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Christian Living

Go and Prepare a Place

How Engagement and Marriage Worked in the New Testament

In Bible times, when a couple became engaged, the groom-to-be with go home and prepare a place for them to live by adding a room to his parents’ house. As soon as he finished the construction, he would go to his fiancée, the marriage ceremony would take place, and they’d go live in the room he built for the two of them.

Though the Bible doesn’t detail this practice, history does. I’d heard this before, so it was nothing new to me to hear it again in the minister’s sermon.

Joseph and Mary

The message was about Joseph and Mary in the book of Matthew (Matthew 1:18-25). At this point in the narrative, Joseph and Mary are engaged. This means Joseph is building a room for them, adding on to his parents’ house. Once the room is complete, they’ll marry and begin their life has husband and wife.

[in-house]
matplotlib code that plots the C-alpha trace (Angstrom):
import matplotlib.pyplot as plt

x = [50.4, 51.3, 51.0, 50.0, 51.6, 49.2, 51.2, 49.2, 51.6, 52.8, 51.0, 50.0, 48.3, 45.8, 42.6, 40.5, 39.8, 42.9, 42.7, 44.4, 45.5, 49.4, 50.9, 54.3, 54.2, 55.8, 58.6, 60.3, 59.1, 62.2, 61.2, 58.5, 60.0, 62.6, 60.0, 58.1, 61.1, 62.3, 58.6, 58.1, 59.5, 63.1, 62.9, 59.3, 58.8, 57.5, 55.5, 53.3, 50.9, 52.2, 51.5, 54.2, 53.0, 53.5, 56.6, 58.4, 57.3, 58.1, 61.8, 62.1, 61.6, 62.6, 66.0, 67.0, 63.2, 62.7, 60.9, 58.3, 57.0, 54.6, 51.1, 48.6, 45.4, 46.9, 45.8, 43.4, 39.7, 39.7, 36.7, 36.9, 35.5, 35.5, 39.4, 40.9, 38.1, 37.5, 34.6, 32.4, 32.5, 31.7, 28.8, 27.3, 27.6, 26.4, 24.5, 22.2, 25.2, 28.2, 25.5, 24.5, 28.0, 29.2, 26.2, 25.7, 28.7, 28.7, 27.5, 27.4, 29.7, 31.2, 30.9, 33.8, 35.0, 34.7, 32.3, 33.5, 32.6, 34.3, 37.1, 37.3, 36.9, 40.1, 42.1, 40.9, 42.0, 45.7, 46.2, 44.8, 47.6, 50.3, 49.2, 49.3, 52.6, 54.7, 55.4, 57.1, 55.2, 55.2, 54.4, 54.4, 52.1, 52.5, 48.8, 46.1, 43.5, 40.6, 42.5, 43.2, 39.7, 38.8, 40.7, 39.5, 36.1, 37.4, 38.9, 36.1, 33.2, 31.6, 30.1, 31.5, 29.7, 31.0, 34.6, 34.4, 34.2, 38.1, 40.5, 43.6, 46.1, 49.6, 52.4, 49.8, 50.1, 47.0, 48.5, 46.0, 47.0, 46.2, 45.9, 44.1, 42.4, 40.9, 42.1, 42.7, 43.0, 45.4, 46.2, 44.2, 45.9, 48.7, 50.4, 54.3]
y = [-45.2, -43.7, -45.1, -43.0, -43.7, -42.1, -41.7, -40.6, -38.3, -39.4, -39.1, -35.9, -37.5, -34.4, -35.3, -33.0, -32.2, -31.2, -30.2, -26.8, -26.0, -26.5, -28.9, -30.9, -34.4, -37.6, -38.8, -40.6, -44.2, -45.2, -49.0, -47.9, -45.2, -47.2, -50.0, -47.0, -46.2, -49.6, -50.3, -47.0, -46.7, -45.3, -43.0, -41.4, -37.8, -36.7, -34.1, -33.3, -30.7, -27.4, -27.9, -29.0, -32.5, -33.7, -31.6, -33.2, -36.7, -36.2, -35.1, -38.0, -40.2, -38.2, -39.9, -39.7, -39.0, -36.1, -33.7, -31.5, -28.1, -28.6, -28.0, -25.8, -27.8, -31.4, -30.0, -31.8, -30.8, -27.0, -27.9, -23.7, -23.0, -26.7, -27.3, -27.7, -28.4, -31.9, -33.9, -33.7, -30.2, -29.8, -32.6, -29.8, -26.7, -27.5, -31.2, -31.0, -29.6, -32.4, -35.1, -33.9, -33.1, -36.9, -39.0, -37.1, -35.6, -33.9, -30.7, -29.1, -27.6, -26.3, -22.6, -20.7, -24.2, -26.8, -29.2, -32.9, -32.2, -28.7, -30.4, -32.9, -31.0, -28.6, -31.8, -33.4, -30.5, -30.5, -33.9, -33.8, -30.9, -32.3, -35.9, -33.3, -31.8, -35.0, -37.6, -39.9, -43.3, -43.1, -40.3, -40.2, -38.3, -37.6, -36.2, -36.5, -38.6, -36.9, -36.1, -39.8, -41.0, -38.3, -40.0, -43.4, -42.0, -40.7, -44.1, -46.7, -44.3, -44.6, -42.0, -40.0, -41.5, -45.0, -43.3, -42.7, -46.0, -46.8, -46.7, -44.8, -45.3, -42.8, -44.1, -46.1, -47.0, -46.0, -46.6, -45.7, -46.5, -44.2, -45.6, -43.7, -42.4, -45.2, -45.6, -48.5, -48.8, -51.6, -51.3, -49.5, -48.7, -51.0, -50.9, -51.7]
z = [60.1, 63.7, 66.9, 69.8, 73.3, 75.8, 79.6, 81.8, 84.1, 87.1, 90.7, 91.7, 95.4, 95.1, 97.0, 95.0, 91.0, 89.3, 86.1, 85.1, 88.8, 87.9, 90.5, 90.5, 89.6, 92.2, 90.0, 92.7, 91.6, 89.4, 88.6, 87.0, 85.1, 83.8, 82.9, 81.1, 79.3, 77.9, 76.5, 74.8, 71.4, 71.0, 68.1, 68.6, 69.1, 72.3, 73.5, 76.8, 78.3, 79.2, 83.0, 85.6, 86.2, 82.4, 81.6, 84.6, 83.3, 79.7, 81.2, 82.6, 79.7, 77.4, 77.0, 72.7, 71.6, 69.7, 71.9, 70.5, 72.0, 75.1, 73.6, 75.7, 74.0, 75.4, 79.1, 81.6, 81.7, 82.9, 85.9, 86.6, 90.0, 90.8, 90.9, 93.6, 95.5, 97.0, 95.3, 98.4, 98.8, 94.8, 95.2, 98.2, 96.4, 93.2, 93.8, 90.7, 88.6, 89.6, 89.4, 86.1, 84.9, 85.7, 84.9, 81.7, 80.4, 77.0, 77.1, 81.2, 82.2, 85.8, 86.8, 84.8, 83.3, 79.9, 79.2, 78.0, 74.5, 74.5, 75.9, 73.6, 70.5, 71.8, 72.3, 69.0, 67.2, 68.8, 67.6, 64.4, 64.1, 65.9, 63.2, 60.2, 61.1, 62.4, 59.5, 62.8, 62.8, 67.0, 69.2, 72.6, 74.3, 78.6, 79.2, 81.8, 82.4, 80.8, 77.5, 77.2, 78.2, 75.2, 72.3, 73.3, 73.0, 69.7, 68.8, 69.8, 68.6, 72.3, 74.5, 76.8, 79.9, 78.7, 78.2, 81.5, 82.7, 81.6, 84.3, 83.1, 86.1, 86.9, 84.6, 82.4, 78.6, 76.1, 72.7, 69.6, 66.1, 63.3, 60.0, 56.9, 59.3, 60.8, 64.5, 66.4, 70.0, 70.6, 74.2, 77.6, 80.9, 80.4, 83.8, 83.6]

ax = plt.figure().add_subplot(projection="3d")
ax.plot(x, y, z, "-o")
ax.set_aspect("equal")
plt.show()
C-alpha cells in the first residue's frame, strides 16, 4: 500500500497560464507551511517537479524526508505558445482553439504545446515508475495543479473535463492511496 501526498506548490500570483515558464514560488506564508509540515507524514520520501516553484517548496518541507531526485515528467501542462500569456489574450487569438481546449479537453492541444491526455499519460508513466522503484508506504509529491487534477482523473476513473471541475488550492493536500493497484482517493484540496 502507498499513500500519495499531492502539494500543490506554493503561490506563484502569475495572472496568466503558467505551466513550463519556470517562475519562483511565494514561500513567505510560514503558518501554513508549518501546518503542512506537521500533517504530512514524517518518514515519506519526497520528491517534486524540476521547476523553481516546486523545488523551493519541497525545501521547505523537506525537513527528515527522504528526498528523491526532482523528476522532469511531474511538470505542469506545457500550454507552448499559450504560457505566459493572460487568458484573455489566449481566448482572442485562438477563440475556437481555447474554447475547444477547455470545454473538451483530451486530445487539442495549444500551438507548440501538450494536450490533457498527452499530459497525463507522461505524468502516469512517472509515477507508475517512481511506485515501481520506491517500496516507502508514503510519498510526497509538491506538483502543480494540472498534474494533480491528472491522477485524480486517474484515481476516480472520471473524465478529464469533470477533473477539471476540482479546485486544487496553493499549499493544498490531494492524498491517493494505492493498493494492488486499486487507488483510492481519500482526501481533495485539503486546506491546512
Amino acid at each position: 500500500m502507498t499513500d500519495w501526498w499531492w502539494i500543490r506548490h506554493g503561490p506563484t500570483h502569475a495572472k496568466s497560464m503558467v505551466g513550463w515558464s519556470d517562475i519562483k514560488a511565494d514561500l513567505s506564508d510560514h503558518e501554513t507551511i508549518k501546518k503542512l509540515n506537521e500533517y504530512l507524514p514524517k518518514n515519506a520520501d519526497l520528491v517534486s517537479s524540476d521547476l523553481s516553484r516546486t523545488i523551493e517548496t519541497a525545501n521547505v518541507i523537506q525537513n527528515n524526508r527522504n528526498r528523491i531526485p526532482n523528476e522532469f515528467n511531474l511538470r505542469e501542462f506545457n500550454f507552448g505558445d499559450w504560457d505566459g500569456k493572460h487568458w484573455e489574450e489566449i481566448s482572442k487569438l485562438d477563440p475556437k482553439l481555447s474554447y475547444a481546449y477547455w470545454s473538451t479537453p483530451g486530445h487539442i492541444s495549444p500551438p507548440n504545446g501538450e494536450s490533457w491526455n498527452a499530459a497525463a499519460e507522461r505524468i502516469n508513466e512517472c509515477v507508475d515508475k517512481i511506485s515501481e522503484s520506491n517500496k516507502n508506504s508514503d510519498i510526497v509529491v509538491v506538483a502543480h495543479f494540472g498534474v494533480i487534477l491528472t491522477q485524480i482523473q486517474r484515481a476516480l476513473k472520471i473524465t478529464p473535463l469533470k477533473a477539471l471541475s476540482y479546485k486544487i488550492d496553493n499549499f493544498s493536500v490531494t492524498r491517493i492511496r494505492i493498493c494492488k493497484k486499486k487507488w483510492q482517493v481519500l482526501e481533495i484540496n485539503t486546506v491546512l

This is the point at which the Virgin Mary becomes pregnant under Holy Spirit power. Joseph doesn’t break their engagement, and he continues building their home. Once it’s done, they get married. But they don’t consummate their marriage until after Jesus is born.

This explanation helps us better understand the story of Joseph and Mary. But then my mind took off and found other situations where the practice applies as well:

Peter and His Wife

It’s always bothered me that Peter, a married man, would leave his wife alone while he traveled with Jesus. How could she provide for herself while he was gone?